I drove almost 2000 miles to get to the Family Reunion in the Barada Hills.
We all gathered at the old family farm—the Funny Farm—where our kinfolk have lived for many generations.
Our father was there in the farmyard, reigning over his unruly clan with a certain pride. “Straighten your shoulders, now!” Poppa said to everyone, “You don’t want to look stoop-shouldered like your Great Aunt Bertha.”
“That’s right!” my sister said. She frowned. “And whatever you do…” she added. “Don’t step in the chicken poop! It’s everywhere.!” She’s the Sophisticate of the family, you see. She might wear overalls, at times—but they’re always neat and clean. “Those dang chickens!” she said.
We had a couple of newcomers to the Funny Farm, this year—future sons-in-law…Men who were uninitiated to the ways of the Clan. They watched and listened with trepidation, uncertain as to what would happen next.
I drove 2000 miles to get to the Family Reunion. It was an insane thing to do.
You don’t know my relatives. They’re loud. Bossy. Opinionated. They fight frequently, tossing things about. Hammers. Frying pans. Tea-cups.
They don’t take after me.
We all gathered at the Family Farm—the Funny Farm, that is—crowding into Granny’s kitchen, bumping and jostling. Eating huge amounts of food and dirtying a million dishes, until at last we were shooed outside.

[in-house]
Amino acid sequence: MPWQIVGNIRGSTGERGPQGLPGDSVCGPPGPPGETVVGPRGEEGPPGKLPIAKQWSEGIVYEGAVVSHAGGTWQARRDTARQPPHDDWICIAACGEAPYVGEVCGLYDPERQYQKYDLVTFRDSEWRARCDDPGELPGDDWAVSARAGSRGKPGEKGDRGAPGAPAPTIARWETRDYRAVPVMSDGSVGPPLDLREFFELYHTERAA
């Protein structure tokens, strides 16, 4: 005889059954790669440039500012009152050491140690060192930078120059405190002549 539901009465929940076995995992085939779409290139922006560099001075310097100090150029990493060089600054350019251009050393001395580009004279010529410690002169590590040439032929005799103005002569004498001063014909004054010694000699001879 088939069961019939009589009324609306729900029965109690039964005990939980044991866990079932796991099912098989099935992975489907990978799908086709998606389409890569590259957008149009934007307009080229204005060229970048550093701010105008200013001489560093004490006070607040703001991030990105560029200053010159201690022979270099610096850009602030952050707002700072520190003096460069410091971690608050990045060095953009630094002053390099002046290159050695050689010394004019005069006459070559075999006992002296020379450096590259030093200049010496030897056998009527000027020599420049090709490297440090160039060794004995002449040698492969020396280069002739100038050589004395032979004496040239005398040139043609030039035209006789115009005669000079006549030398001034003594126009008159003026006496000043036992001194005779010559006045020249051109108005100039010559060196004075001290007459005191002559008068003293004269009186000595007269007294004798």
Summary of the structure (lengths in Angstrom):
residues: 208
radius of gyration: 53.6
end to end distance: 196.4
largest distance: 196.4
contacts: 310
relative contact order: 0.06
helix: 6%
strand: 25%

Our father was there—reigning over his unruly clan with a certain pride. “Straighten your shoulders, now!” he said for the tenth time that day, “You don’t want to look stoop-shouldered like your Great Aunt Bertha.”
My sister frowned. “And whatever you do…” she said. “Don’t step in the chicken poop! It’s everywhere. Those dang chickens!”
She’s the Sophisticate of the family, you see. She might wear overalls, at times—but they’re always neat and clean. She seldom comes near the rest of us—for obvious reasons—having fled east to the sanity of Indiana, many years ago.
The hubbub in the farmyard grew suddenly louder. The menfolk had taken out their guns, and were pointing them haphazardly in all directions, sighting down the barrels. Continue reading →
I gaze about me at the rolling hills of the ‘Funny Farm’. So much looks familiar…yet something is different.
Grandma’s maple tree still stands tall and erect. So does the old gasoline tank near the corn-crib. As the heat swells its rusty sides on sunny afternoons, the gassy old tank makes rude noises. ‘Old Fartful’ booms each day, its flatulence regular as clockwork. Year after year. Generation after generation.
The tired old barns are mostly the same—leaning a bit more to the south, perhaps. A dilapidated windmill creaks in the breeze with its blades long since sheered off by the winds of a forgotten storm.
The sun sizzles in a clear, cloudless sky…spinning across the expanse of heavens. It rises and sets in the usual directions—the same sun that I’ve seen rising over the Redwood forest for the past couple of years. I’ve been gone forever, it seems, living in a distant land behind the “Redwood Curtain” of northern California….
It was a day we won’t soon forget. A day that lives in infamy—the Day of the Balloon.
My father called the crew together in the early morning hours, directing us to a newly-planted cornfield at the far corner of the farm. Nearly everyone was there—the kids, grandkids, in-laws and siblings. Even Grandpa came along, to keep watch over his cornfield if nothing else.
Dad hauled out his tattered treasure…a huge gray-green bag that looked more like a bloated sow than a hot air balloon. It didn’t have a riding basket, but that was a small matter to Father. Continue reading →